Molly Shoichet is a chemist, engineer, professor and one of Canada’s most decorated scientists who is revolutionizing Regenerative Medicine, Tissue Engineering and Drug Delivery.
Professor Shoichet completed her B.Sc. at the Massachusetts Institute of Technology in chemistry in 1987, her Ph.D. at the University of Massachusetts, Amherst in 1992 and today she works with the University of Toronto at her lab, The Shoichet Lab, and as a professor. Professor Shoichet has won several awards some of them being the Order of Canada, Top 100 Most Powerful Women in Canada (2020), and the North American Laureate for L’Oreal-UNESCO for Women in Science (2016), to name a few. Professor Shoichet is an inspiration to young women in STEM and an entrepreneur in science and medicine. Professor Shoichet has invested in three startup companies, one of them being AmacaThera Inc. who she and co-founder and CEO Michael Cooke have raised over $10 million to fund an injectable gel project for pain management post-surgery.
In her lab, Professor Shoichet works with a team of scientists to revolutionize medicine by combining aspects of engineering, chemistry and biology to alter drug delivery to patients. “I like to think of us as the FedEx of cells and drug delivery. FedEx provides the packaging and figures out how to get what’s inside where and when it needs to be there” she said in an interview with the Globe and Mail.
AmacaThera combines hyaluronic acid, a common skincare ingredient, and methyl cellulose to create a gel when heated. When these ingredients are combined and at the proper temperature, this hydrogel can regulate the speed at which other drugs in the body are released. Postoperative pain relief is the first area AmacaThera’s gel like substance is aimed at targeting. Bupivacaine is a local anesthetic used by doctors in surgery to numb an area of your body. Following surgery, doctors often prescribe pain medications containing opioids. However, the hydrogel can hold and release the anesthetic over a three-day period following surgery, removing the need for opioids. The economic impact of this hydrogel will be substantial, and the benefit to patients and society as a whole, even greater.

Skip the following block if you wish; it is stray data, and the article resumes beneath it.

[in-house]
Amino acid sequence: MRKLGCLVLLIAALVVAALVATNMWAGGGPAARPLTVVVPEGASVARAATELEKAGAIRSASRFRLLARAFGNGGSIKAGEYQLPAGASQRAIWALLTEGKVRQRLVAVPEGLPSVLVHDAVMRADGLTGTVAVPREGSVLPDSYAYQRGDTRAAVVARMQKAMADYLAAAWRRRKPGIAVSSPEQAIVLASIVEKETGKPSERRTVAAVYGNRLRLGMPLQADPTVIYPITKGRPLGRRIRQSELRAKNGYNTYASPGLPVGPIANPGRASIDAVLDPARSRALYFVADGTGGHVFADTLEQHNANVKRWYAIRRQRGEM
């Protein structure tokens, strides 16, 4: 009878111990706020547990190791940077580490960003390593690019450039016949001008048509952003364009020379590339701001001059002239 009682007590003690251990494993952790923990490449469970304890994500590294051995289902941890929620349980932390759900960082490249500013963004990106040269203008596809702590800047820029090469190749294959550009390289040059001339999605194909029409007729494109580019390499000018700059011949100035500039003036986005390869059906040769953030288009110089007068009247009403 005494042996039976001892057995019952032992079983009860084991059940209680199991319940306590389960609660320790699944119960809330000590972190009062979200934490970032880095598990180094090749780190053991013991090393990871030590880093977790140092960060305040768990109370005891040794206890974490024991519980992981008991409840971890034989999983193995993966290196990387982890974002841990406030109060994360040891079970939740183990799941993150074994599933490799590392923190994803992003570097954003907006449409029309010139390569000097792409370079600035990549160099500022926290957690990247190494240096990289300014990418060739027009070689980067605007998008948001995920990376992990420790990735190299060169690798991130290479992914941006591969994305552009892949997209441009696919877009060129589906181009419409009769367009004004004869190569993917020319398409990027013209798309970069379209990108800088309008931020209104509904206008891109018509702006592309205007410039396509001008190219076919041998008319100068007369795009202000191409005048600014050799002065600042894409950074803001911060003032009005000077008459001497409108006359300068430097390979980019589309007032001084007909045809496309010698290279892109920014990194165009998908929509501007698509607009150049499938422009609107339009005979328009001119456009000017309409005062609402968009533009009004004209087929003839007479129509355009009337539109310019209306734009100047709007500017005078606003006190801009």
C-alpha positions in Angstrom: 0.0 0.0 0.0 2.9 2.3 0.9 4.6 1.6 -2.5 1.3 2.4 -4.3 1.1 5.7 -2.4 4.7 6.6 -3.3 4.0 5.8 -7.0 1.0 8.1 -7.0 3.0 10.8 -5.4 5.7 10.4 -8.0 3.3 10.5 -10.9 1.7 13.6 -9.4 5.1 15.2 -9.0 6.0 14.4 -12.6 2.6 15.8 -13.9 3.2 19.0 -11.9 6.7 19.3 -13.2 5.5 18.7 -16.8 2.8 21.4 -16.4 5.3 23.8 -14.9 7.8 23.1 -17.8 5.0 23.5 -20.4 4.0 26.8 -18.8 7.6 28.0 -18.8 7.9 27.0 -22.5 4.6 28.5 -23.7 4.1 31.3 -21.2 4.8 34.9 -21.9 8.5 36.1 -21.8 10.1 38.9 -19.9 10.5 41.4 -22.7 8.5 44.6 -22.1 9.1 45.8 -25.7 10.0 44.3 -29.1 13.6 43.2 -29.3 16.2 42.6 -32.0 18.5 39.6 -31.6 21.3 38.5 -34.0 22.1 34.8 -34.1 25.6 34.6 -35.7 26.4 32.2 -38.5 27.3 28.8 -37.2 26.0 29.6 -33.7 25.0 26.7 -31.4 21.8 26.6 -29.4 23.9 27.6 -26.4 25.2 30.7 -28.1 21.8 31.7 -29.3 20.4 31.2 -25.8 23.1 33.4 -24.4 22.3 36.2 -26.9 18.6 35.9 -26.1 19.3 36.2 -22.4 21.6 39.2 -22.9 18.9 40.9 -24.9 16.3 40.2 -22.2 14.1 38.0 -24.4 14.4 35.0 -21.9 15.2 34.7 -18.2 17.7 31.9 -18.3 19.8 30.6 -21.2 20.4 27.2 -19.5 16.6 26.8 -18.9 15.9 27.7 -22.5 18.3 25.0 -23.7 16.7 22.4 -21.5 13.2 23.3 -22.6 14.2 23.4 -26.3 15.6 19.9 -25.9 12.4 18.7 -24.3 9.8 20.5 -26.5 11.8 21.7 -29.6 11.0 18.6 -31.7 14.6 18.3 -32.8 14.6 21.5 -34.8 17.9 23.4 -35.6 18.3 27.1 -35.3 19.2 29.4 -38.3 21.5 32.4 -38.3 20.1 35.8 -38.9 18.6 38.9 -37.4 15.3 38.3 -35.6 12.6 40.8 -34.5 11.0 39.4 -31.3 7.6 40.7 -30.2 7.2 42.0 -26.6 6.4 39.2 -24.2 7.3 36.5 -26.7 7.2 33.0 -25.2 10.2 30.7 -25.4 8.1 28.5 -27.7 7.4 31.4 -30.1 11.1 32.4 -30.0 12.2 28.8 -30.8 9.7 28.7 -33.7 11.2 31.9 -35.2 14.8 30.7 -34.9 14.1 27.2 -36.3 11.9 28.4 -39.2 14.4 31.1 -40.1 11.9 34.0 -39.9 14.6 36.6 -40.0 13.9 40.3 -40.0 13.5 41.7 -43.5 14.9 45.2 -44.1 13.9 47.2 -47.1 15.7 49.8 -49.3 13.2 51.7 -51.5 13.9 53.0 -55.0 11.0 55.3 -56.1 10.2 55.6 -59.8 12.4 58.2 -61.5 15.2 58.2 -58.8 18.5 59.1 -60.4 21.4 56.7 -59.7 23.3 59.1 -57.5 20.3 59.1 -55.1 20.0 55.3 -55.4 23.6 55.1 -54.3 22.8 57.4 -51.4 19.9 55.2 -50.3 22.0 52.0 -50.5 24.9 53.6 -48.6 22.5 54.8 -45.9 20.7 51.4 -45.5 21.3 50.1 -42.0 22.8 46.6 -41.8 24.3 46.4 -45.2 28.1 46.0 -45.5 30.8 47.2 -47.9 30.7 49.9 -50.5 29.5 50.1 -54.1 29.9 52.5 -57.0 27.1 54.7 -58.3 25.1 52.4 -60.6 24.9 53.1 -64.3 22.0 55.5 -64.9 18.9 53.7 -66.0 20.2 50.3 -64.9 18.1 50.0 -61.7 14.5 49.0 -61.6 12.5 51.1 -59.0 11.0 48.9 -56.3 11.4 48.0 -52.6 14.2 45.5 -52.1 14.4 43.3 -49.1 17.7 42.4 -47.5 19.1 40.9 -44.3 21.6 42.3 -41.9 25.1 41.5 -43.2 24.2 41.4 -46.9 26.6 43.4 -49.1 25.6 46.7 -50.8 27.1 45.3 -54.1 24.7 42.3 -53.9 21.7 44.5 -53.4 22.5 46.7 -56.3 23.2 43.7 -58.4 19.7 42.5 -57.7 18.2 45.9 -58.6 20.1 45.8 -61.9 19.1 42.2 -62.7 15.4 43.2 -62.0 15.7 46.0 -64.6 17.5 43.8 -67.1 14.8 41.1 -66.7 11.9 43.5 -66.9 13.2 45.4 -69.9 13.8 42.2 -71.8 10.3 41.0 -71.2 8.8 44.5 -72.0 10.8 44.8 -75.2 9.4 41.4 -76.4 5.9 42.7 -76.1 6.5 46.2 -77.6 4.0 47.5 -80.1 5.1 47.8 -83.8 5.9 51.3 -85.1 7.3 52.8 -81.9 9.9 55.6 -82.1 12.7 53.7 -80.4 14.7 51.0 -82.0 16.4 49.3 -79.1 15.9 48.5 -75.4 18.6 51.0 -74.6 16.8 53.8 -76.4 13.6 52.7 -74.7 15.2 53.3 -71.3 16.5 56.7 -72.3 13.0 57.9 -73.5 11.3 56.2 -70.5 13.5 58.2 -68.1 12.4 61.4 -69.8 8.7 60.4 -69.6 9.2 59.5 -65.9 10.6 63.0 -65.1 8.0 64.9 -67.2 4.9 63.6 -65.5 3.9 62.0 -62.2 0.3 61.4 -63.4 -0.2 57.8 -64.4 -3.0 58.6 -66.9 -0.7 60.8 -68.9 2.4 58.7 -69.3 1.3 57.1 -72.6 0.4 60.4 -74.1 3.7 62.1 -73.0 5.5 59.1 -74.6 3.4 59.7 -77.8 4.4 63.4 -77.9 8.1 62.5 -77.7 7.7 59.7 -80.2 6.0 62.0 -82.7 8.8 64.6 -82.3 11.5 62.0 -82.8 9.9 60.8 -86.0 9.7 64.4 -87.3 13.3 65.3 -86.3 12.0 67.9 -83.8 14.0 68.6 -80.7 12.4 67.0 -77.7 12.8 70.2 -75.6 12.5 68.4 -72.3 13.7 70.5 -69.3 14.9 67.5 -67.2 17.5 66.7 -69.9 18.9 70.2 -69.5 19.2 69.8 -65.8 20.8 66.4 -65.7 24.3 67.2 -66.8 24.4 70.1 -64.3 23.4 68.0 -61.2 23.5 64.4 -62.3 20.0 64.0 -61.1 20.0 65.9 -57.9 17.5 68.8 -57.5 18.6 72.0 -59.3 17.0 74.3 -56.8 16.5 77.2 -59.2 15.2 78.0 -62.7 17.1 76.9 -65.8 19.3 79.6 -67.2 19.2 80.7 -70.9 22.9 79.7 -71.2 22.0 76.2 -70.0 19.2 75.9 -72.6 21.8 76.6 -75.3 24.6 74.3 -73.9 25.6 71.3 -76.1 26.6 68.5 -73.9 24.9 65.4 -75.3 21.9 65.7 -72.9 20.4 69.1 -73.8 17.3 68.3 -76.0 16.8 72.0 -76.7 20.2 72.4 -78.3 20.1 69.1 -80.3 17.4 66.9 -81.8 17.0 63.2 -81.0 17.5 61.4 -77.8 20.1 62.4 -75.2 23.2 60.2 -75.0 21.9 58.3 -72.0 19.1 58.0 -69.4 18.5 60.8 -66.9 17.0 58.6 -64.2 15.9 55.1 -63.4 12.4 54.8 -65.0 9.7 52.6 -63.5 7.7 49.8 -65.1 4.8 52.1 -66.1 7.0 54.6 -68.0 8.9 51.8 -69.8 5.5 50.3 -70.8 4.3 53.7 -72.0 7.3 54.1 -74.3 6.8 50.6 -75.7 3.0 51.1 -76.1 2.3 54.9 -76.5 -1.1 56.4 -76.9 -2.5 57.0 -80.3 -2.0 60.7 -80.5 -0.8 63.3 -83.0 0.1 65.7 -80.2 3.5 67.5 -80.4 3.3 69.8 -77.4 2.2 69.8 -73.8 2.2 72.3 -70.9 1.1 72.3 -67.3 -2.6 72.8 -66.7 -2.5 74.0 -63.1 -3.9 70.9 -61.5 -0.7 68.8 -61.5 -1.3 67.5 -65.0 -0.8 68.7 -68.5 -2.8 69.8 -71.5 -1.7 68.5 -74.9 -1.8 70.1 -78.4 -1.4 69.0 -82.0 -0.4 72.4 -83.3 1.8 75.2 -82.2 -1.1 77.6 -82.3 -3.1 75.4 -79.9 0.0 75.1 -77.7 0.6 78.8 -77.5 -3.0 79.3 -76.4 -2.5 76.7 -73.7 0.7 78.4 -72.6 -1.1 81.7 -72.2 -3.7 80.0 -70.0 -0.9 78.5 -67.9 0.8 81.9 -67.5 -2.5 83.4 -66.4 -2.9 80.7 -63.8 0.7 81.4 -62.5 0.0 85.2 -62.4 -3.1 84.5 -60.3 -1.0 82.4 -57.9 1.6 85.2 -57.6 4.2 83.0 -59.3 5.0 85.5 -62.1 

Between 2016 and 2018 in Canada alone, over 11,500 people suffered from opioid related deaths. It is estimated that 9.6% of Canadians who are prescribed opioids for medical reasons, tamper with the product in some way. Opioids are dangerous because they produce a feeling of euphoria when using. The greatest concern with the use of these drugs is the harm caused by fentanyl, a synthetic opioid that is prescribed to patients. Fentanyl is extremely dangerous when mixed with other substances and is a significant culprit in drug overdoses.
Professor Shoichet and Michael Cooke’s hydrogel is a revolutionary breakthrough that we are in desperate need of. The hope is, by administering the hydrogel and omitting the need of prescription pain medication, opioids will not have a chance to get into the hands of more people and put their lives at risk.
If you are interested in knowing more about injectable hydrogels visit “The Shoichet Lab” website I have linked below. I also recommend watching Molly Shoichet’s TED Talk (also linked below), it is truly fascinating and it inspires you to think differently about medical treatments.
The Shoichet Lab:
Globe and Mail:
Monday, February 22, 2021 (Report on Business, B1-B2)
Canadian Centre on Substance Use and Addiction